You may have a big hole in your network security

Is there a hole in your network security? Unless you’re using an application whitelisting service like ThreatLocker, the answer is “yes”.

OTM has witnessed ransomware events that have locked up “protected” networks. Despite implementation of standard security measures including a full featured firewall, email filtering, and endpoint protection, successful attacks used compromised user and administrator passwords. When passwords are compromised, conventional, “best practices” are circumvented. We can verify what you’ve heard in the news. Ransomware attacks are increasing and everyone is at risk.

We discovered Threatlocker via a recommendation by a cybersecurity auditing company. It provides four components that get you closer to a Zero Trust network architecture. First, ThreatLocker learns and provides details of what’s installed on your network and how these applications engage other applications. The distinguishing benefit of ThreatLocker is the Ringfencing tool. If an administrator level account is compromised, common system tools like PowerShell, Command prompt and Regedit that are normally accessible by the administrator, can’t be used against the system unless that action has been explicitly defined. For example, if PowerShell is permitted, it is only allowed in a specific instance, “” for example. Also included are features enabling control of storage and file share access, as well as privileged access management.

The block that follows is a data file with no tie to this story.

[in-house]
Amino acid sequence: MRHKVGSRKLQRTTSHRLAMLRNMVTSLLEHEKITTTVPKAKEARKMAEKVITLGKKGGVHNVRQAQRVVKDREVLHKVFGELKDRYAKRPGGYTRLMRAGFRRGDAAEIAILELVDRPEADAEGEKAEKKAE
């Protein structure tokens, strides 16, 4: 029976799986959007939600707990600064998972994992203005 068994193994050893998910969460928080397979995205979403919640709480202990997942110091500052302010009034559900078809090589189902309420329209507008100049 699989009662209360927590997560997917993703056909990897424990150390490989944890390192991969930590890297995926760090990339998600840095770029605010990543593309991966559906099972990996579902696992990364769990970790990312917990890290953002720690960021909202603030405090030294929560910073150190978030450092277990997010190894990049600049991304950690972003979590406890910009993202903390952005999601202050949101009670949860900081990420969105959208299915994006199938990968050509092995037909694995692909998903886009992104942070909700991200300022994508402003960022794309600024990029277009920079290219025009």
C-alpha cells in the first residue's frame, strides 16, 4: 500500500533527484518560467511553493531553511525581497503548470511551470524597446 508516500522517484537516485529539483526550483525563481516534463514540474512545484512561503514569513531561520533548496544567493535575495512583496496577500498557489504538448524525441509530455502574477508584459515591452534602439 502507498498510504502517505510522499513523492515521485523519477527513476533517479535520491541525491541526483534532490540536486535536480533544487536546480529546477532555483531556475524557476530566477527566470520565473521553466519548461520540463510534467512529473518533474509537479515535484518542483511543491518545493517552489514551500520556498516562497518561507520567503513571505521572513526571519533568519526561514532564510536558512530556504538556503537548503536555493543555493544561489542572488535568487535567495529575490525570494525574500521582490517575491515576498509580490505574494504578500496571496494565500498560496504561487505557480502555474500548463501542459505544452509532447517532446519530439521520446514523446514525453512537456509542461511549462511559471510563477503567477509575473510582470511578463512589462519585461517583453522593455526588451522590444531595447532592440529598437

To learn more about how ThreatLocker works, check out this brief 22 minute demonstration provided by ThreatLocker’s founder, Danny Jenkins: For further questions, contact us here at OTM by calling 800-292-3537, option 1.

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